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THE CHILD AND HIND, by                 Poet Analysis     Poet's Biography
First Line: Come, maids and matrons, to caress
Last Line: Wiesbaden's gentle hind.
Subject(s): Children; Deer; Legends, German; Wiesbaden, Germany; Childhood

COME, maids and matrons, to caress
Wiesbaden's gentle hind;
And, smiling, deck its glossy neck
With forest flowers entwined.

Your forest flowers are fair to show,
And landscapes to enjoy;
But fairer is your friendly doe
That watched the sleeping boy.

'T was after church -- on Ascension day --
When organs ceased to sound,
Wiesbaden's people crowded gay
The deer-park's pleasant ground.

There, where Elysian meadows smile,
And noble trees upshoot,
The wild thyme and the chamomile
Smell sweetly at their root;

The aspen quivers nervously,
The oak stands stilly bold --
And climbing bindweed hangs on high
His bells of beaten gold.

Nor stops the eye till mountains shine
That bound a spacious view,
Beyond the lordly, lovely Rhine,
In visionary blue.

There, monuments of ages dark
Awaken thoughts sublime;
Till, swifter than the steaming bark,
We mount the stream of time.

The ivy there old castles shades
That speak traditions high
Of minstrels, tournaments, crusades,
And mail-clad chivalry.

Here came a twelve years' married pair --
And with them wandered free
Seven sons and daughters, blooming fair,
A gladsome sight to see.

Their Wilhelm, little innocent,
The youngest of the seven,
Was beautiful as painters paint
The cherubim of Heaven.

By turns he gave his hand, so dear,
To parent, sister, brother;
And each, that he was safe and near,
Confided in the other.

But Wilhelm loved the field-flowers bright,
With love beyond all measure;
And culled them with as keen delight
As misers gather treasure.

Unnoticed, he contrived to glide
Adown a greenwood alley,
By lilies lured, that grew beside
A streamlet in the valley;

And there, where under beech and birch
The rivulet meandered,
He strayed, till neither shout nor search
Could track where he had wandered.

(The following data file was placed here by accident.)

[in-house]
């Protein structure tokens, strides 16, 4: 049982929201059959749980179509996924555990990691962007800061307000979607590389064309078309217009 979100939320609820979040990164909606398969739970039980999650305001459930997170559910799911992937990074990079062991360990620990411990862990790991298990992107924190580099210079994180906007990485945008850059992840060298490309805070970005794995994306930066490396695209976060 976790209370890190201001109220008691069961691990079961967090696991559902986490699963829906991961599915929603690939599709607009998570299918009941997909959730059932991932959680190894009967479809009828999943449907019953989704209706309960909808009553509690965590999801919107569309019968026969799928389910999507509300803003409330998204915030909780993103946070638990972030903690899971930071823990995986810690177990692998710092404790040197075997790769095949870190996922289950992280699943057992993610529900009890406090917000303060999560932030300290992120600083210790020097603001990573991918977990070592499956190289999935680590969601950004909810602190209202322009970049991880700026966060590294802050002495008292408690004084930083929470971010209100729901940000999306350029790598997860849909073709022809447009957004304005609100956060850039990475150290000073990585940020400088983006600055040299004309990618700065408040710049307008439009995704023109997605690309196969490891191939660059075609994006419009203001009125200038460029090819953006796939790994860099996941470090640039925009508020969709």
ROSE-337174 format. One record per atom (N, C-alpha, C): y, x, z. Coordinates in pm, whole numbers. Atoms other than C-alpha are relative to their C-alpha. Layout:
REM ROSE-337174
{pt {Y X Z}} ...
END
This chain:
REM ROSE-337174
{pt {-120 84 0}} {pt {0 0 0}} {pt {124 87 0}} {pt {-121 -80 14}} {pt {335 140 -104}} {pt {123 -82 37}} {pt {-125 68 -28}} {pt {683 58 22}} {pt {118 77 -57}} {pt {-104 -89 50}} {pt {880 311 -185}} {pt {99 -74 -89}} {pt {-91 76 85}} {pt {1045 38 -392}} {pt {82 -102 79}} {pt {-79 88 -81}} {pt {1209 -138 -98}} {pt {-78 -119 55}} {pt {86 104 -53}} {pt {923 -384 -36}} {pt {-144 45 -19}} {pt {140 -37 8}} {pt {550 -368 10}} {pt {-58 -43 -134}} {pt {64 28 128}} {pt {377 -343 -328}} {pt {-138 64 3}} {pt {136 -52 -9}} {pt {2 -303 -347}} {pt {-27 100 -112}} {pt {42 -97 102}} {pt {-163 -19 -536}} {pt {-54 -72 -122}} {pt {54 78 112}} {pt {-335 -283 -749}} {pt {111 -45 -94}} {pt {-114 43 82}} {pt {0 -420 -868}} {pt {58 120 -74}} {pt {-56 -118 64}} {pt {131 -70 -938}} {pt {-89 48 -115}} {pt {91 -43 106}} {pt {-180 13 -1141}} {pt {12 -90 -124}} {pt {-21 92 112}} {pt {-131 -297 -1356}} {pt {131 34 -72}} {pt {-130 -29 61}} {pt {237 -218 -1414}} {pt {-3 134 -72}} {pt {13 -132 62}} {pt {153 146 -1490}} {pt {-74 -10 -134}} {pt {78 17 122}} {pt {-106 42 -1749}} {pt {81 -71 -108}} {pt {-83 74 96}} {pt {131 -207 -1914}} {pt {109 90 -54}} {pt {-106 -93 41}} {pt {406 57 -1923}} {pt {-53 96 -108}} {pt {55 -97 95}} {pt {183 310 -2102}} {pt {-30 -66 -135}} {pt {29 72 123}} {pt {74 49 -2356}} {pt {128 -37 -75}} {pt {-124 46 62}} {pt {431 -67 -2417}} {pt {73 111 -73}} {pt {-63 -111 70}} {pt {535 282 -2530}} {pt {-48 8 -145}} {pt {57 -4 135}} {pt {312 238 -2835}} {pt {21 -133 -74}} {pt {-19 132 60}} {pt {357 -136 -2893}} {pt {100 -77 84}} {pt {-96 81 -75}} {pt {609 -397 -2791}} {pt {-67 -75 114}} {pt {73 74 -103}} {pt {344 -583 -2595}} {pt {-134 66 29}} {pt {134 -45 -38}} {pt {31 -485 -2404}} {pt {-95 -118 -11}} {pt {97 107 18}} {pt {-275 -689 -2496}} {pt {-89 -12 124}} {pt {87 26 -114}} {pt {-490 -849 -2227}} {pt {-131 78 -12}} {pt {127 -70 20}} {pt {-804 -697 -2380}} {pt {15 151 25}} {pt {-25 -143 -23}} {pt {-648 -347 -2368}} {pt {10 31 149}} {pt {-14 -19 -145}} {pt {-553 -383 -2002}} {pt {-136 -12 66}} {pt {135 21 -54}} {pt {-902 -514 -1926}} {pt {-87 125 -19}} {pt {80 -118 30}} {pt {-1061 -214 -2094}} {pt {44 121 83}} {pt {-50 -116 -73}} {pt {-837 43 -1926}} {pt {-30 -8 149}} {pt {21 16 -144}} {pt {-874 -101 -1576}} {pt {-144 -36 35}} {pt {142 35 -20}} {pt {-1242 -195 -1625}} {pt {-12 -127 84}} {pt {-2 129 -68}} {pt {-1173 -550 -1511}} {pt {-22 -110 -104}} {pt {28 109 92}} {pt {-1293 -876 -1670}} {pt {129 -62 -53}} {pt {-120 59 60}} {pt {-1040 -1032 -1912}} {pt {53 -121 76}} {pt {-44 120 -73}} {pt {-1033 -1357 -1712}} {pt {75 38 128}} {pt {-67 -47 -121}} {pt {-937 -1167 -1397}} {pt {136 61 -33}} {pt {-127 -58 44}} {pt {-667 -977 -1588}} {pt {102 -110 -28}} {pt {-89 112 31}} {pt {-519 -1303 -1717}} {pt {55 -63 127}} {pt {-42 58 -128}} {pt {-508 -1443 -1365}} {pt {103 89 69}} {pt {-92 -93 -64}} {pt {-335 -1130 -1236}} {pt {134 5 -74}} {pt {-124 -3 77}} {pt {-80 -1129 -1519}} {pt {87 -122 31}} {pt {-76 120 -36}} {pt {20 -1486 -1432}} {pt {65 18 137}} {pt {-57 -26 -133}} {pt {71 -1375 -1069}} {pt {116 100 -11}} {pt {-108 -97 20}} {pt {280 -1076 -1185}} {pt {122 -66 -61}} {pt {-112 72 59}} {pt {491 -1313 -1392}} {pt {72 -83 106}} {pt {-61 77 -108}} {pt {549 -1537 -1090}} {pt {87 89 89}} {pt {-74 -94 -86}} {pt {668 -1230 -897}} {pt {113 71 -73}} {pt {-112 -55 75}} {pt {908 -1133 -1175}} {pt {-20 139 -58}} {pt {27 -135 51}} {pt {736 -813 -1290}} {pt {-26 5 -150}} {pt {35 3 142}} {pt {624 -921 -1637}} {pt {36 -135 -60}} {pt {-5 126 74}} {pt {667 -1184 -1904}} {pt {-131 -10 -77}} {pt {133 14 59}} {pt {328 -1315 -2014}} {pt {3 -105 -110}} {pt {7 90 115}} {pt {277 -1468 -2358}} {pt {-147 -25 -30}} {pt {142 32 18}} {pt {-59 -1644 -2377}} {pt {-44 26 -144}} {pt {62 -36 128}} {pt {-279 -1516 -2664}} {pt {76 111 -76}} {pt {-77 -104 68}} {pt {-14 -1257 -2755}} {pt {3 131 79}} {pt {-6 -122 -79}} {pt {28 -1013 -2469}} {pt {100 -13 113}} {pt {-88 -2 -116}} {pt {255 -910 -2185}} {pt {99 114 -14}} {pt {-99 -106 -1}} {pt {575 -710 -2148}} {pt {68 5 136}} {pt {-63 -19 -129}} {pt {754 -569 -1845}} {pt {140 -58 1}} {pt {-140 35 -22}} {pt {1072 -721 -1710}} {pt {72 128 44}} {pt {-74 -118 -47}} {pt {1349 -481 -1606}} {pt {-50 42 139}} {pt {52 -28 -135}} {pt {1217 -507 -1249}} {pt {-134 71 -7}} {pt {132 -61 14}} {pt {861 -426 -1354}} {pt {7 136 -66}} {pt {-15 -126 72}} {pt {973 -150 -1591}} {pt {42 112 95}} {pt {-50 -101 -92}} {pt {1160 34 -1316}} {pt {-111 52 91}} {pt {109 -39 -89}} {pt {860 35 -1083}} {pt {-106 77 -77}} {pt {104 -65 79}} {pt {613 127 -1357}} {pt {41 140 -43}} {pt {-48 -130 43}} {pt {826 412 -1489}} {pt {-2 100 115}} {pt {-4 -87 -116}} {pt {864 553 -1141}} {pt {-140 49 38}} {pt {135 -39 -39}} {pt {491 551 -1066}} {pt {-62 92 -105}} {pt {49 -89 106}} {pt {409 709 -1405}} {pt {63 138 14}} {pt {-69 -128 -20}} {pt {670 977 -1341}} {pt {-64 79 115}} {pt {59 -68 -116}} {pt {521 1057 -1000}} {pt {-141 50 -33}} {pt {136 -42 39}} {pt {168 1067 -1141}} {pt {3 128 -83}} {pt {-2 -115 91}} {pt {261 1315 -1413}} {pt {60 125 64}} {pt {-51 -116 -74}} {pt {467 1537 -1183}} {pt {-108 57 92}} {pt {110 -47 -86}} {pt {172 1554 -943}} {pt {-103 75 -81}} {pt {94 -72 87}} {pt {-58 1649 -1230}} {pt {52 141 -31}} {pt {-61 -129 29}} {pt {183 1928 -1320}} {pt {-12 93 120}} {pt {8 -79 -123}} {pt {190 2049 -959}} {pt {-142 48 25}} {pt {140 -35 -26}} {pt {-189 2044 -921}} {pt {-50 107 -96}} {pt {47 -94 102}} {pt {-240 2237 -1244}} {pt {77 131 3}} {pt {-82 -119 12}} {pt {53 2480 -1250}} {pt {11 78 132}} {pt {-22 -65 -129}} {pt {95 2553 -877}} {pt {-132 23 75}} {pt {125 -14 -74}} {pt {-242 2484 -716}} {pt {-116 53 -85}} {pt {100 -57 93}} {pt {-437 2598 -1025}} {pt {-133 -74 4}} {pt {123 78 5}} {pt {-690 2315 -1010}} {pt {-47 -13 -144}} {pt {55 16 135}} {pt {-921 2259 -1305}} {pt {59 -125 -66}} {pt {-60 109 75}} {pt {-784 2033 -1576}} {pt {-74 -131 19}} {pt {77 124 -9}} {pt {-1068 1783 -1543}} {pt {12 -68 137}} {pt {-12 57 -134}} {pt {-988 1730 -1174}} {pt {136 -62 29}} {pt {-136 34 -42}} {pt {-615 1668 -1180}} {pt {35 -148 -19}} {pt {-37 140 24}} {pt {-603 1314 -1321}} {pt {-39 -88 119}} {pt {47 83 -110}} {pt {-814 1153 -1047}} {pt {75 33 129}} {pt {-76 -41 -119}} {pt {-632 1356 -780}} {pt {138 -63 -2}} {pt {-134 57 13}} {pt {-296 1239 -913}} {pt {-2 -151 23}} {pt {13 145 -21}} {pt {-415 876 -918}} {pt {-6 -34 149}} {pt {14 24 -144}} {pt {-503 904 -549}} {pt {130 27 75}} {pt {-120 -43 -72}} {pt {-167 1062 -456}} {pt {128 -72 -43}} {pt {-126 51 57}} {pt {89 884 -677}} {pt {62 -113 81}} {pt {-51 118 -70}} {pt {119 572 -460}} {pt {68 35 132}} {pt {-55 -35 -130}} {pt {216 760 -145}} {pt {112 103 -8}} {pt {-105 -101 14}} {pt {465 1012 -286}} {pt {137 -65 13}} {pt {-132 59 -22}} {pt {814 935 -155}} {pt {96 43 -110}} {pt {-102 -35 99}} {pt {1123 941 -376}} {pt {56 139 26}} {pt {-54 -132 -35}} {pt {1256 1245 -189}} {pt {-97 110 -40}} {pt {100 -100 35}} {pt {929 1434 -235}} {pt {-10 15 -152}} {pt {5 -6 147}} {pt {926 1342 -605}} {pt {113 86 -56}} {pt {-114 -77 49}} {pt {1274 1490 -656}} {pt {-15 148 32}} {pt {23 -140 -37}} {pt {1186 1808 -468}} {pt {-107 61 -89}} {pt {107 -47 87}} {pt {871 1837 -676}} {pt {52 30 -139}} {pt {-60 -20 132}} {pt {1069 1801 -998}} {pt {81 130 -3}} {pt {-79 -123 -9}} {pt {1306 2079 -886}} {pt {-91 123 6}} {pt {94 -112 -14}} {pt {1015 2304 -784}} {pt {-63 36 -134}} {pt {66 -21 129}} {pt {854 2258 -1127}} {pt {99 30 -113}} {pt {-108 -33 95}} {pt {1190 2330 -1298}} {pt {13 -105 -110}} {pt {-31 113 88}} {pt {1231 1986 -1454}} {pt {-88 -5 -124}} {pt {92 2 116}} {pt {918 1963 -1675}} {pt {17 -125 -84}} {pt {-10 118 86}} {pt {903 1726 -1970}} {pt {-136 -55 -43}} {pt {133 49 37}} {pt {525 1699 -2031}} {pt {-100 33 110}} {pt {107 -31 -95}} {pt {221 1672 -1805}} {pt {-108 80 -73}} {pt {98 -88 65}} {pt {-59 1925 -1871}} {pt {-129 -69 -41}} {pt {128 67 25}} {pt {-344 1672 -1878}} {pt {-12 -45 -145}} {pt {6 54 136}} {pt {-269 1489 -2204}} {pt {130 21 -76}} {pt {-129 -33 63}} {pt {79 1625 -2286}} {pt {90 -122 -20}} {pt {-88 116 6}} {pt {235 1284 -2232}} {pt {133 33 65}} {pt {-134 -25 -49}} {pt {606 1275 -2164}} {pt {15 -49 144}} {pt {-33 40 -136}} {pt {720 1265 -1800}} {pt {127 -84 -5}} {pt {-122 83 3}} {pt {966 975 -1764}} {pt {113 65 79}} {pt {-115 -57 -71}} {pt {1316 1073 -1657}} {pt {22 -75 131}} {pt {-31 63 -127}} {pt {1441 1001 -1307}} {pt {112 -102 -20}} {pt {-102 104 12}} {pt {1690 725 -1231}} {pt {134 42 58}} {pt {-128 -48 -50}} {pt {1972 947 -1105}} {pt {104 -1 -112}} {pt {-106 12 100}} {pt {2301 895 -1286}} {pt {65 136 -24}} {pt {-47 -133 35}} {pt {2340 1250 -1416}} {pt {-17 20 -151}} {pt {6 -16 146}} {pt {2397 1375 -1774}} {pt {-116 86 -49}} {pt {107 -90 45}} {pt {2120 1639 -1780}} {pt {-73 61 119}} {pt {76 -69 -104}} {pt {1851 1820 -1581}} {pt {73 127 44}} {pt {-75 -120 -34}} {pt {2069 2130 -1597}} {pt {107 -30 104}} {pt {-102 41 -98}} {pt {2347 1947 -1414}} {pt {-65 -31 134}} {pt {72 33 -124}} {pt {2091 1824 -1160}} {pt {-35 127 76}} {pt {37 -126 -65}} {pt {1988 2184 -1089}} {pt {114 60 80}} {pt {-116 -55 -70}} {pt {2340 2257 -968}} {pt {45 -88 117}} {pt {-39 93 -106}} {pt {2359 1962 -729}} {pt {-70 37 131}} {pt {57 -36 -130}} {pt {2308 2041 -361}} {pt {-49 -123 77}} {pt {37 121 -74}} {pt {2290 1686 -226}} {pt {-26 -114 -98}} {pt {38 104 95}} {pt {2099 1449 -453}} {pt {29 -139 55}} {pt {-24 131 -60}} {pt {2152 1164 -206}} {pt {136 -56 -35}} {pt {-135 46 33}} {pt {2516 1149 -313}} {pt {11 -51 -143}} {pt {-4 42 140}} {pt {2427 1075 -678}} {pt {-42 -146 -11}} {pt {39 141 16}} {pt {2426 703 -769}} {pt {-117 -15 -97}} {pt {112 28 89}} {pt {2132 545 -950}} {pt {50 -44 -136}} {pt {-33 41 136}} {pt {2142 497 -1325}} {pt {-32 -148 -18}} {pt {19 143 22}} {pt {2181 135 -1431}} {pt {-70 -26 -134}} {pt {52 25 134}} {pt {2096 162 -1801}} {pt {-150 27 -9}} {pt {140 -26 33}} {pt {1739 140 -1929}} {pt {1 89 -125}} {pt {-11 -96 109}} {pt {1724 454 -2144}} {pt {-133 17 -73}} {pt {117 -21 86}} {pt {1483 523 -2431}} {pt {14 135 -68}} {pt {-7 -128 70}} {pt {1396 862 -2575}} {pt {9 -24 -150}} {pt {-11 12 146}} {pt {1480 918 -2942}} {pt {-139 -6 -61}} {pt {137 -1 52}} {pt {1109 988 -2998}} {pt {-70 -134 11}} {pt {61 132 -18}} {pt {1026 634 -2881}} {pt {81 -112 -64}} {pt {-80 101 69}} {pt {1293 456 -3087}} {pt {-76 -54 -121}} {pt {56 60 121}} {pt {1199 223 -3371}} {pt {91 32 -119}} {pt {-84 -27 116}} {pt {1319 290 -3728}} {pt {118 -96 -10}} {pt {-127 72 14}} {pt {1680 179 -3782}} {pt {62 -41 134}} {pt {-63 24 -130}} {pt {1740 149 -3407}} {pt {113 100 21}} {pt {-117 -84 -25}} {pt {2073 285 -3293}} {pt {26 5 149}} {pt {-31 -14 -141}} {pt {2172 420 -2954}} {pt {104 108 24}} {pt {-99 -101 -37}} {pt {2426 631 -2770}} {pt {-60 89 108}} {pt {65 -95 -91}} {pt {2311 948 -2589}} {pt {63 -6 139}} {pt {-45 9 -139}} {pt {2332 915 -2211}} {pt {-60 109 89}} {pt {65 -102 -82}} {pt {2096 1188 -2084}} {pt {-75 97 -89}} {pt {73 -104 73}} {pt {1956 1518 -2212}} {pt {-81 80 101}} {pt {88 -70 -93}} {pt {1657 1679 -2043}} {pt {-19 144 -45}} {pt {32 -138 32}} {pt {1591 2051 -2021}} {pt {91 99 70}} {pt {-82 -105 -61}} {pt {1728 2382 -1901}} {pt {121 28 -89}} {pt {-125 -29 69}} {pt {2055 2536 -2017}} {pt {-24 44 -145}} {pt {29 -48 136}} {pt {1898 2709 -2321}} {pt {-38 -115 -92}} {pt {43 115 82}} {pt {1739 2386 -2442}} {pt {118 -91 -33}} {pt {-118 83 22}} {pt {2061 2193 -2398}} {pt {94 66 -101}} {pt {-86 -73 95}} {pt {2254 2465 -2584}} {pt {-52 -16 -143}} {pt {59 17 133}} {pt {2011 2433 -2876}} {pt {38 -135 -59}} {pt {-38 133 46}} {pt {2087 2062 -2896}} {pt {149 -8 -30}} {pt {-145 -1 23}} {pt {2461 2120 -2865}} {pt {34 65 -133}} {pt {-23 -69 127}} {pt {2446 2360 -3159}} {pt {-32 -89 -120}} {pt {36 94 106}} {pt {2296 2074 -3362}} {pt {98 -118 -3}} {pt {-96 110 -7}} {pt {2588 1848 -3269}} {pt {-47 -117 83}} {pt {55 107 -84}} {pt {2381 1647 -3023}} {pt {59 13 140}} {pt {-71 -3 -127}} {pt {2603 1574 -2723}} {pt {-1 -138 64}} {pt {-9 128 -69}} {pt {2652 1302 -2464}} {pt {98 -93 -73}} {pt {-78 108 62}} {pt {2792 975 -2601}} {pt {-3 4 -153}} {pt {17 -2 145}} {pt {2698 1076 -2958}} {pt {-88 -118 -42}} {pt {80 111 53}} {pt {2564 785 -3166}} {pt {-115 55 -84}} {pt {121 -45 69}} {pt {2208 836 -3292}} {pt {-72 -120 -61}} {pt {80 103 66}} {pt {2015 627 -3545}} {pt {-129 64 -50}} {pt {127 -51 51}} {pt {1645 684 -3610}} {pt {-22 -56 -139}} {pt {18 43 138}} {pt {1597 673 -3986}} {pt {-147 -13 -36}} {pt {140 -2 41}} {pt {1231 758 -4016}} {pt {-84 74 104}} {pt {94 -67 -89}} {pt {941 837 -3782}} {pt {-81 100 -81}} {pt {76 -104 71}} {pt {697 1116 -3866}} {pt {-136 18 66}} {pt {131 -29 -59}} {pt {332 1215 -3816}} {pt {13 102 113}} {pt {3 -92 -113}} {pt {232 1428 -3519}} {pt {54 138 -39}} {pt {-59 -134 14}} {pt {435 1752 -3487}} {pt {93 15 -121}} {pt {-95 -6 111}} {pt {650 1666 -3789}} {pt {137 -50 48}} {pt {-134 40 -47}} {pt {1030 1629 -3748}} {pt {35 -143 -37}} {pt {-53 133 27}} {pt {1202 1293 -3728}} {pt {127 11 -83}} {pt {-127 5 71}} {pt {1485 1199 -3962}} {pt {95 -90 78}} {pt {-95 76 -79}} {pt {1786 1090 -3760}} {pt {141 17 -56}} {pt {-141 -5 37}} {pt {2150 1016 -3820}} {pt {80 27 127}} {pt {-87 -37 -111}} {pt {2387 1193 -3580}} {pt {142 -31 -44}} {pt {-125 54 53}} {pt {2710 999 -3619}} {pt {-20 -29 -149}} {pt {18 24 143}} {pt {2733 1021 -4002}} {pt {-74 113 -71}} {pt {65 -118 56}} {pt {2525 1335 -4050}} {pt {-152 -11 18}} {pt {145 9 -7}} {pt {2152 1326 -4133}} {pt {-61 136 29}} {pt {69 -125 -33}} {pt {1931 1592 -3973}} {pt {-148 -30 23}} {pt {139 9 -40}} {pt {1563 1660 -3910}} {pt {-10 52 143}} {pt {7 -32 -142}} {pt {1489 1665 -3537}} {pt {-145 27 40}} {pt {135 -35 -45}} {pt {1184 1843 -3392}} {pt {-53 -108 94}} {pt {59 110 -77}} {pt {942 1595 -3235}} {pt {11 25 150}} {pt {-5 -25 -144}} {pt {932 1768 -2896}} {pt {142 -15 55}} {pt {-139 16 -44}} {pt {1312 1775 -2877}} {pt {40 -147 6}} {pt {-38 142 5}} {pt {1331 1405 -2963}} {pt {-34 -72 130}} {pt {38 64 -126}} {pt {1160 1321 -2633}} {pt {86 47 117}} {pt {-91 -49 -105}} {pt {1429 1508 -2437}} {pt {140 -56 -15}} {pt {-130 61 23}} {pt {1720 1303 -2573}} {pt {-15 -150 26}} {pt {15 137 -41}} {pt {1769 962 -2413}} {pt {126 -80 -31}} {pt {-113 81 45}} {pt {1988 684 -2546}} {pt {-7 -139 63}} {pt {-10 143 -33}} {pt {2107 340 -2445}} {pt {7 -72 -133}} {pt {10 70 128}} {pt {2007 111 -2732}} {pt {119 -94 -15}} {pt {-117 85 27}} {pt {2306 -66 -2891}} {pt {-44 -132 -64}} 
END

Still louder, with increasing dread,
They called his darling name;
But 'twas like speaking to the dead --
An echo only came.

Hours passed till evening's beetle roams,
And blackbird's songs begin;
Then all went back to happy homes,
Save Wilhelm's kith and kin.

The night came on -- all others slept
Their cares away till morn;
But sleepless, all night watched and wept
That family forlorn.

Betimes the town crier had been sent
With loud bell, up and down;
And told th' afflicting accident
Throughout Wiesbaden's town:

The father, too, ere morning smiled,
Had all his wealth uncoffered;
And to the wight would bring his child
A thousand crowns had offered.

Dear friends, who would have blushed to take
That guerdon from his hand,
Soon joined in groups -- for pity's sake,
The child-exploring band.

The news reached Nassau's Duke: ere earth
Was gladdened by the lark,
He sent a hundred soldiers forth
To ransack all his park.

Their side-arms glittered through the wood,
With bugle-horns to sound; --
Would that on errand half so good
The soldier oft were found!

But though they roused up beast and bird
From many a nest and den,
No signal of success was heard
From all the hundred men.

A second morning's light expands,
Unfound the infant fair;
And Wilhelm's household wring their hands,
Abandoned to despair.

But, haply, a poor artisan
Searched ceaselessly, till he
Found safe asleep the little one,
Beneath a beechen tree.

His hand still grasped a bunch of flowers;
And (true, though wondrous) near,
To sentry his reposing hours,
There stood a female deer --

Who dipped her horns at all that passed
The spot where Wilhelm lay;
Till force was had to hold her fast,
And bear the boy away.

Hail! sacred love of Childhood -- hail!
How sweet it is to trace
Thine instinct in Creation's scale,
Ev'n 'neath the human race.

To this poor wanderer of the wild
Speech, reason were unknown --
And yet she watched a sleeping child
As if it were her own;

And thou, Wiesbaden's artisan,
Restorer of the boy,
Was ever welcomed mortal man
With such a burst of joy?

The father's ecstacy -- the mother's
Hysteric bosom's swell;
The sisters' sobs -- the shout of brothers,
I have not power to tell.

The working man, with shoulders broad,
Took blithely to his wife
The thousand crowns; a pleasant load,
That made him rich for life.

And Nassau's Duke the favorite took
Into his deer-park's centre,
To share a field with other pets,
Where deer-slayer can not enter.

There, whilst thou cropp'st thy flowery food,
Each hand shall pat thee kind;
And man shall never spill thy blood --
Wiesbaden's gentle hind.

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